The perennially great blog Mind Hacks has just published a review of a book entitled The Invention of Hysteria: Charcot and the Photographic Iconography of the Salpetriere, authored by Georges Didi-Huberman (MIT, 2004). (The French original of the book was published in 1982.)
The review begins:
Invention of Hysteria which is about how the use of photography by the 19th century French neurologist Jean-Martin Charcot helped shape the our concepts of ‘hysteria‘ – a disorder where psychological disturbances manifest themselves as what seem like neurological symptoms.
On Google Book Search, I found the following publisher’s blurb:
In this classic of French cultural studies, Georges Didi-Huberman traces the intimate and reciprocal relationship between the disciplines of psychiatry and photography in the late nineteenth century. Focusing on the immense photographic output of the Salpetriere hospital, the notorious Parisian asylum for insane and incurable women, Didi-Huberman shows the crucial role played by photography in the invention of the category of hysteria. Under the direction of the medical teacher and clinician Jean-Martin Charcot, the inmates of Salpetriere identified as hysterics were methodically photographed, providing skeptical colleagues with visual proof of hysteria’s specific form. These images, many of which appear in this book, provided the materials for the multivolume album Iconographie photographique de la Salpetriere. As Didi-Huberman shows, these photographs were far from simply objective documentation. The subjects were required to portray their hysterical “type”–they performed their own hysteria. Bribed by the special status they enjoyed in the purgatory of experimentation and threatened with transfer back to the inferno of the incurables, the women patiently posed for the photographs and submitted to presentations of hysterical attacks before the crowds that gathered for Charcot’s “Tuesday Lectures.” Charcot did not stop at voyeuristic observation. Through techniques such as hypnosis, electroshock therapy, and genital manipulation, he instigated the hysterical symptoms in his patients, eventually giving rise to hatred and resistance on their part. Didi-Huberman follows this path from complicity to antipathy in one of Charcot’s favorite “cases,” that of Augustine, whose image crops up again and again in the Iconographie. Augustine’s virtuosic performance of hysteria ultimately became one of self-sacrifice, seen in pictures of ecstasy, crucifixion, and silent cries.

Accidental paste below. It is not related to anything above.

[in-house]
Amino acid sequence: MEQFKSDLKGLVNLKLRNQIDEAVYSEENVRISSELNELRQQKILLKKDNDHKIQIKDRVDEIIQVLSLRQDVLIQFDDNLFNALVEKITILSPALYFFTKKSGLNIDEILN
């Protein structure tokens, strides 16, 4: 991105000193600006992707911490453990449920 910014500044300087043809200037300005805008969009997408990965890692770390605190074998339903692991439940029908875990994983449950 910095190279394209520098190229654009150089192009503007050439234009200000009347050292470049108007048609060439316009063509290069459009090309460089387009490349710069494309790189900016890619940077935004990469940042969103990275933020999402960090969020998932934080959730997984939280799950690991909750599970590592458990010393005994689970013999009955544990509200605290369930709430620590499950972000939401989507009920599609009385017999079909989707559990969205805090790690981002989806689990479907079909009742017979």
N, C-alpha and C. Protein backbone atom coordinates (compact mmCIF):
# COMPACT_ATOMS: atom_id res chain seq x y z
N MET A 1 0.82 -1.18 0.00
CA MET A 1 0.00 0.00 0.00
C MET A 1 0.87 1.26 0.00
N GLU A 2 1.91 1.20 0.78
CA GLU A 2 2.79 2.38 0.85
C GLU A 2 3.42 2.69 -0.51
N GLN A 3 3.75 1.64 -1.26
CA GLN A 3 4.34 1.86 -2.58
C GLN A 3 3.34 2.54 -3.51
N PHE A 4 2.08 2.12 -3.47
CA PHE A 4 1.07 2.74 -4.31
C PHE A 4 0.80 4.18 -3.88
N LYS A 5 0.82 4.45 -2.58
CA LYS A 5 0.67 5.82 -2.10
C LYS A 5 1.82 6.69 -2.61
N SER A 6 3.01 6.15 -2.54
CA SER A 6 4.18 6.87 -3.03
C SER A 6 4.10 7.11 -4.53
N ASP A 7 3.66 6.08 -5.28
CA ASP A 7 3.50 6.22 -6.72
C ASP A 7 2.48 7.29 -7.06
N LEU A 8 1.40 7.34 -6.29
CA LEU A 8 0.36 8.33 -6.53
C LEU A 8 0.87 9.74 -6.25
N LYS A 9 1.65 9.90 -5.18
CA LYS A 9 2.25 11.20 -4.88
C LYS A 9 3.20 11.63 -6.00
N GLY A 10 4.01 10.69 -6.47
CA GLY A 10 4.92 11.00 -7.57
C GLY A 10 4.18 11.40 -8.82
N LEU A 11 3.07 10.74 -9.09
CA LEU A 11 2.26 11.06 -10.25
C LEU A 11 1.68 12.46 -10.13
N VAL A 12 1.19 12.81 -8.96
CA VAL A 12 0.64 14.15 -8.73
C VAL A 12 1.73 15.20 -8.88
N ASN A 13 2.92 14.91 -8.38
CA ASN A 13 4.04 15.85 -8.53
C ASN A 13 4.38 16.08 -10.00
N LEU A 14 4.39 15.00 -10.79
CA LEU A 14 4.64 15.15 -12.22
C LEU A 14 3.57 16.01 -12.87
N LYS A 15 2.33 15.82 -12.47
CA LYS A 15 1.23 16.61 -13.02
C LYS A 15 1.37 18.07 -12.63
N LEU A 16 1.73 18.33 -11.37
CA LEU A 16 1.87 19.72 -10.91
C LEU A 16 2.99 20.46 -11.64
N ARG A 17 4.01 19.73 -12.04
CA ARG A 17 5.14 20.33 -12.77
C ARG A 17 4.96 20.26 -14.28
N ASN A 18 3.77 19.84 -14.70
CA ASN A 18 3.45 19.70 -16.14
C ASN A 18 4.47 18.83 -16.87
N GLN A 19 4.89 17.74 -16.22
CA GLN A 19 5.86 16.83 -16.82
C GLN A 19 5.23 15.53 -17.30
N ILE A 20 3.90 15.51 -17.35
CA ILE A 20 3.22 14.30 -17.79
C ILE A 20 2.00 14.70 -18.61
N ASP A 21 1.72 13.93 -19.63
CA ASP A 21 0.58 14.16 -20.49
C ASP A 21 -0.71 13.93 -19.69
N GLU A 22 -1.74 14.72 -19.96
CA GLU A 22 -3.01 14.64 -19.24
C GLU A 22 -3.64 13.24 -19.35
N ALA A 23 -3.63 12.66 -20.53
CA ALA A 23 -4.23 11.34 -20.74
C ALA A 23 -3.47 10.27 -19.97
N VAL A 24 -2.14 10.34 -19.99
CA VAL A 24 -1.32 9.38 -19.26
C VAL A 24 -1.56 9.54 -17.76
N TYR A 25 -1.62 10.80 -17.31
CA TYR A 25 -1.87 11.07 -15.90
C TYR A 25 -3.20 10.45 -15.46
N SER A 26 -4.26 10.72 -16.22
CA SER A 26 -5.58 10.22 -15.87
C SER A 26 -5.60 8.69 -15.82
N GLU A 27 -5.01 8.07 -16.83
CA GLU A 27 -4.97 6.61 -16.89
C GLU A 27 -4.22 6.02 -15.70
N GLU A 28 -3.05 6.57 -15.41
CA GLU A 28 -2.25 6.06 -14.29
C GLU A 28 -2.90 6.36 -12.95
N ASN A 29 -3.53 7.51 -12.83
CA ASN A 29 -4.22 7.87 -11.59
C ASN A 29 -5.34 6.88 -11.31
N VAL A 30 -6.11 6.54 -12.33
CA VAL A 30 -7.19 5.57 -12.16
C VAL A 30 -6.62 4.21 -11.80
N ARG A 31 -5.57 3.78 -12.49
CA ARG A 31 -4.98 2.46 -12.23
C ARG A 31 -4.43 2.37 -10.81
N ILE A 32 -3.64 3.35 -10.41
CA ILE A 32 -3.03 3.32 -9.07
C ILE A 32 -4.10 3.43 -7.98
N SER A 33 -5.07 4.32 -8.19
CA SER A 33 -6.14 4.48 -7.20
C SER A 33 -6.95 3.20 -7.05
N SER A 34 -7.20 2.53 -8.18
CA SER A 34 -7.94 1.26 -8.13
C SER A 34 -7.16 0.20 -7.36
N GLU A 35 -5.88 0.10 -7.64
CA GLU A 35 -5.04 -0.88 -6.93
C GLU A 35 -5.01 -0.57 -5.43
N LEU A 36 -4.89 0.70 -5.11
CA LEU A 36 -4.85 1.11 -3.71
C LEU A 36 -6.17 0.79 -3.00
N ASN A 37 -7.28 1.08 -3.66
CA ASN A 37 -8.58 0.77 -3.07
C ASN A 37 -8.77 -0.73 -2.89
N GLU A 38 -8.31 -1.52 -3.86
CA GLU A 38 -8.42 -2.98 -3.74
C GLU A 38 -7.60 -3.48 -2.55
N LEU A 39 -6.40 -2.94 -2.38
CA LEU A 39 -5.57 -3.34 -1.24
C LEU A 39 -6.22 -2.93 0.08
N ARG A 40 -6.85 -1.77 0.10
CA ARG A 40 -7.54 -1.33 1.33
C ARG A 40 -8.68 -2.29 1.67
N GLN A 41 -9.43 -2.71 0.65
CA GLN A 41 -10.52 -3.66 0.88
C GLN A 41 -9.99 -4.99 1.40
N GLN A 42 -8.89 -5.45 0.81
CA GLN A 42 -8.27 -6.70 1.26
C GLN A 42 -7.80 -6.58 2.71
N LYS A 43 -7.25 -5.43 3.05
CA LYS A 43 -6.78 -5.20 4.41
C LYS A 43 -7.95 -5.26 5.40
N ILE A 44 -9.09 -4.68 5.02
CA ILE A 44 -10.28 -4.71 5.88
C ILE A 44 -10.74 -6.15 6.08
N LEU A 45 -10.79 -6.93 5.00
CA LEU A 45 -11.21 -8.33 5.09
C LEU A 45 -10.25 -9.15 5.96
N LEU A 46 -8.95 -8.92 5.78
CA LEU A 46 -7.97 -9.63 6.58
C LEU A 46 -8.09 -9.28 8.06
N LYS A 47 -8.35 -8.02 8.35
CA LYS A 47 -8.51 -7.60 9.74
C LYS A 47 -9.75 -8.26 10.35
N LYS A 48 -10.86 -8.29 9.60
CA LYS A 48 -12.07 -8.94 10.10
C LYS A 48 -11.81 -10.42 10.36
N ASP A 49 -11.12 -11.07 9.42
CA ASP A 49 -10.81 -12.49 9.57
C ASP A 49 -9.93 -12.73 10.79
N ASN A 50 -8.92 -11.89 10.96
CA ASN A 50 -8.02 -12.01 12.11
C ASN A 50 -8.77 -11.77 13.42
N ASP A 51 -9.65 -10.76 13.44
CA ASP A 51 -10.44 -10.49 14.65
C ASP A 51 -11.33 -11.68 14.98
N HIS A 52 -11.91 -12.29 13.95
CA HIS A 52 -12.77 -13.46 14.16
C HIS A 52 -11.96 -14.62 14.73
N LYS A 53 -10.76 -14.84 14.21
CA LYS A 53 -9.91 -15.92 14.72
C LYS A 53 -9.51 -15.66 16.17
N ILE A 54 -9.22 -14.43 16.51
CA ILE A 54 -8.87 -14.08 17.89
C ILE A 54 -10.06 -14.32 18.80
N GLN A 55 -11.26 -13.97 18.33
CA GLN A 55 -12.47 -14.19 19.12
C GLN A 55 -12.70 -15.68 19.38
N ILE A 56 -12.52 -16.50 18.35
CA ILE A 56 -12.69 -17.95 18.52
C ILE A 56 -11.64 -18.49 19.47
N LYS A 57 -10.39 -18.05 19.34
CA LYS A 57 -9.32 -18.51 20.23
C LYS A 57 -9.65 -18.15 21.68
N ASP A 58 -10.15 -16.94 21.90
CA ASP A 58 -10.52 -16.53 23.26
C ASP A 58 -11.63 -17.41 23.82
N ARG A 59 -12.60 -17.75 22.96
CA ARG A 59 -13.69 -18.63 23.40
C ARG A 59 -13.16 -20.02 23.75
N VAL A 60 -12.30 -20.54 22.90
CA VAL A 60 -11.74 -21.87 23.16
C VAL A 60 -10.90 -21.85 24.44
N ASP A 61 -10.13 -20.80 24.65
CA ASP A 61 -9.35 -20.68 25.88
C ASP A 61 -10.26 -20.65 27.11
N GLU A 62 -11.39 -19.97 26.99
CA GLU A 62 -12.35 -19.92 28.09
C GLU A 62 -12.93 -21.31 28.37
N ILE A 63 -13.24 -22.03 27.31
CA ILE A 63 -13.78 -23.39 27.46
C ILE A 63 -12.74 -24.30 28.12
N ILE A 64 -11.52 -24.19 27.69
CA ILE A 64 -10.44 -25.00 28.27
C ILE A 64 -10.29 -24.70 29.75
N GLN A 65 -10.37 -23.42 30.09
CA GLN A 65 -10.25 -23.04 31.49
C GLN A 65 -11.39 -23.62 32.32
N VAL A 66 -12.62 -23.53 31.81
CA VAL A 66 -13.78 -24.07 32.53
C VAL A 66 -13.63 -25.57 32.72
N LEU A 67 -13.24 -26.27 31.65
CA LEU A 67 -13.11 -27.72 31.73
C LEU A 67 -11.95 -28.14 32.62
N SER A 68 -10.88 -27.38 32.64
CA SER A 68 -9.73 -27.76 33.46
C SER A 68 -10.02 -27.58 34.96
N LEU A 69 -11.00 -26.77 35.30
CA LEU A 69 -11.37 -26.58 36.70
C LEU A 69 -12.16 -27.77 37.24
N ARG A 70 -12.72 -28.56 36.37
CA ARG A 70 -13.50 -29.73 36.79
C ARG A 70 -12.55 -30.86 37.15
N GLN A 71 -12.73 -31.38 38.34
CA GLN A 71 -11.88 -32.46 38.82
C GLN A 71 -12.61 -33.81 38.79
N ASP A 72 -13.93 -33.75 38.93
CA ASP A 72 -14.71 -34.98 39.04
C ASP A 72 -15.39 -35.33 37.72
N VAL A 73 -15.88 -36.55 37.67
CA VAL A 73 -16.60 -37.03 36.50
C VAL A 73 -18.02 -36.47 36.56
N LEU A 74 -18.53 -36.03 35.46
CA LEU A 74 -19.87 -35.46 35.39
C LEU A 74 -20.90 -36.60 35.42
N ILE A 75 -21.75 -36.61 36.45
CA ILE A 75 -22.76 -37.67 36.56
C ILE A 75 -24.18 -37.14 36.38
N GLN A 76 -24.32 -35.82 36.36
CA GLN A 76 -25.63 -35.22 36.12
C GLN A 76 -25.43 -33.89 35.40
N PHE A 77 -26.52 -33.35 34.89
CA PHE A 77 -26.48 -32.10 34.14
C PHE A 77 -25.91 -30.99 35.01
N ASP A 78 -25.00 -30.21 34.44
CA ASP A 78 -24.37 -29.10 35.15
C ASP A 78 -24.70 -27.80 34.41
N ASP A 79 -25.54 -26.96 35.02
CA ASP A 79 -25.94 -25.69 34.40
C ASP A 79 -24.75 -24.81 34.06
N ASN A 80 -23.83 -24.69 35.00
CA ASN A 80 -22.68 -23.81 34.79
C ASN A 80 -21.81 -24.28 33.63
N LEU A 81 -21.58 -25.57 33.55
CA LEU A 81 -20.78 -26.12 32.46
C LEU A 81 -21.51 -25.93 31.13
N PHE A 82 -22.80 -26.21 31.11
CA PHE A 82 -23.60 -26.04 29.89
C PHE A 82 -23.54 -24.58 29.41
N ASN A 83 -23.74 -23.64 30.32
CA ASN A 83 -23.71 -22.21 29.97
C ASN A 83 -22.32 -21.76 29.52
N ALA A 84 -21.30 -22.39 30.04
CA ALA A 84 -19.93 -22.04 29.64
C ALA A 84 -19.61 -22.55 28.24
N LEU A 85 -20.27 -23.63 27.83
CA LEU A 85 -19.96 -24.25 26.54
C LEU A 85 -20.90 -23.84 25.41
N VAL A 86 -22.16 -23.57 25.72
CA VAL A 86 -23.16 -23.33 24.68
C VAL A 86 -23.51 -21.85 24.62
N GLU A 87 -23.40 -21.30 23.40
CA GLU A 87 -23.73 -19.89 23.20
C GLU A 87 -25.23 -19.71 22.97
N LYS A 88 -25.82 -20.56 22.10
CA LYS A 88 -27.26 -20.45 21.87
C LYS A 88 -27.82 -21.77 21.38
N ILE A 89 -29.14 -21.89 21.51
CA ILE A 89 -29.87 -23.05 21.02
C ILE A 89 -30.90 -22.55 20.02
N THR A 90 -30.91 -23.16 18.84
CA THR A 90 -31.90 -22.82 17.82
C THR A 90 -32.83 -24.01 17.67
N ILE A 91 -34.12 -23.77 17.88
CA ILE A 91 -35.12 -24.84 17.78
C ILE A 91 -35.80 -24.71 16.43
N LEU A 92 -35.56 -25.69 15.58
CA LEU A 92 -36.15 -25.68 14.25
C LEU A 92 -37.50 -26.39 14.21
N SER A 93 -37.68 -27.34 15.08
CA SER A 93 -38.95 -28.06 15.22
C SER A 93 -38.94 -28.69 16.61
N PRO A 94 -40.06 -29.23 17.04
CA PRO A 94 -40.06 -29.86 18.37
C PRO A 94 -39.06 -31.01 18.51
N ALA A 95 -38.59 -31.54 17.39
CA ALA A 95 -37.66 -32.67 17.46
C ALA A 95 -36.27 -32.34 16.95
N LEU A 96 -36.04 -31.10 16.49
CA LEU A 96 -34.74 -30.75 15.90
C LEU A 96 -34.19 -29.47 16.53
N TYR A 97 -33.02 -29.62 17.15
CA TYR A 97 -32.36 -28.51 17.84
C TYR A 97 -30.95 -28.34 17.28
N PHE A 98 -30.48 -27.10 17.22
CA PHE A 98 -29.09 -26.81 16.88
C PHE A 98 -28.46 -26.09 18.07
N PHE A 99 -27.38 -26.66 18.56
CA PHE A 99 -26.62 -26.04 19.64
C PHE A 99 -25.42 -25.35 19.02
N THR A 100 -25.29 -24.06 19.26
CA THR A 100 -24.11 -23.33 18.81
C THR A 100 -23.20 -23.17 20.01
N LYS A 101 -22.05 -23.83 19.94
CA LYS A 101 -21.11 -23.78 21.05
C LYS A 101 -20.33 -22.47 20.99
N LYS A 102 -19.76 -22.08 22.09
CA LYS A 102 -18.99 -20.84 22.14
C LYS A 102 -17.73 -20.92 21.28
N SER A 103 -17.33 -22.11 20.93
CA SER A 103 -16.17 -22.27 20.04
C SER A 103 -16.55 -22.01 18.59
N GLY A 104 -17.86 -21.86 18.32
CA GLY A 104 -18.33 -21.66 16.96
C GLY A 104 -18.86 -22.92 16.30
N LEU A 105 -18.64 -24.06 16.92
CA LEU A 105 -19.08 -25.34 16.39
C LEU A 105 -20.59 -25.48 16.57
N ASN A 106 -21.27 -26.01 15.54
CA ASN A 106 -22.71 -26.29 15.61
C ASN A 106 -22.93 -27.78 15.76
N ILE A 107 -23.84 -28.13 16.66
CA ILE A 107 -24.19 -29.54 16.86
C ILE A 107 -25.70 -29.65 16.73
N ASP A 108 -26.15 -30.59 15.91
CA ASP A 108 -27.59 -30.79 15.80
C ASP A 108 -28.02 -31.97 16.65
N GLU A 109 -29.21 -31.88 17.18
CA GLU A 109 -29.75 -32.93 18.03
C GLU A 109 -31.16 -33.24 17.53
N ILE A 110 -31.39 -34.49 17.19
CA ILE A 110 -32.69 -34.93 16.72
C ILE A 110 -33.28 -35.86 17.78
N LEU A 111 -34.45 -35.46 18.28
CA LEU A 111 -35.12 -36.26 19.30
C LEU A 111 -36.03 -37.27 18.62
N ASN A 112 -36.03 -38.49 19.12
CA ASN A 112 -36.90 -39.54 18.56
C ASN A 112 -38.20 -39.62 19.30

The Google Book Search page for it also has excerpts form the book and reviews by a number of readers.
Here is a snippet another (rather long) review of the book published (I think) in Art Forum closer to the time that the translation was first published:
Deconstructionist formulations abound in this book which flow with relative fluidity in French but read peculiarly in English. English, with its immense, polyglot vocabulary and stress on the meanings of individual words–the relation between word and thing as much as between word and word–is simply less suited than French to that kind of play. In English, linguistic sophistication gives way to ludic awkwardness, poststructure to a kind of hysteria, even, in which language wanders, contorts itself, grimaces irrationally, sticks its tongue out, and makes itself up. Perhaps such a text cannot even be seen to be about photography in English, according to the dominant Anglo-American sense of the photograph as datum rather than a particular kind of sign, an aesthetic experience rather than a semiotics, the contested object of art history rather than of literary criticism.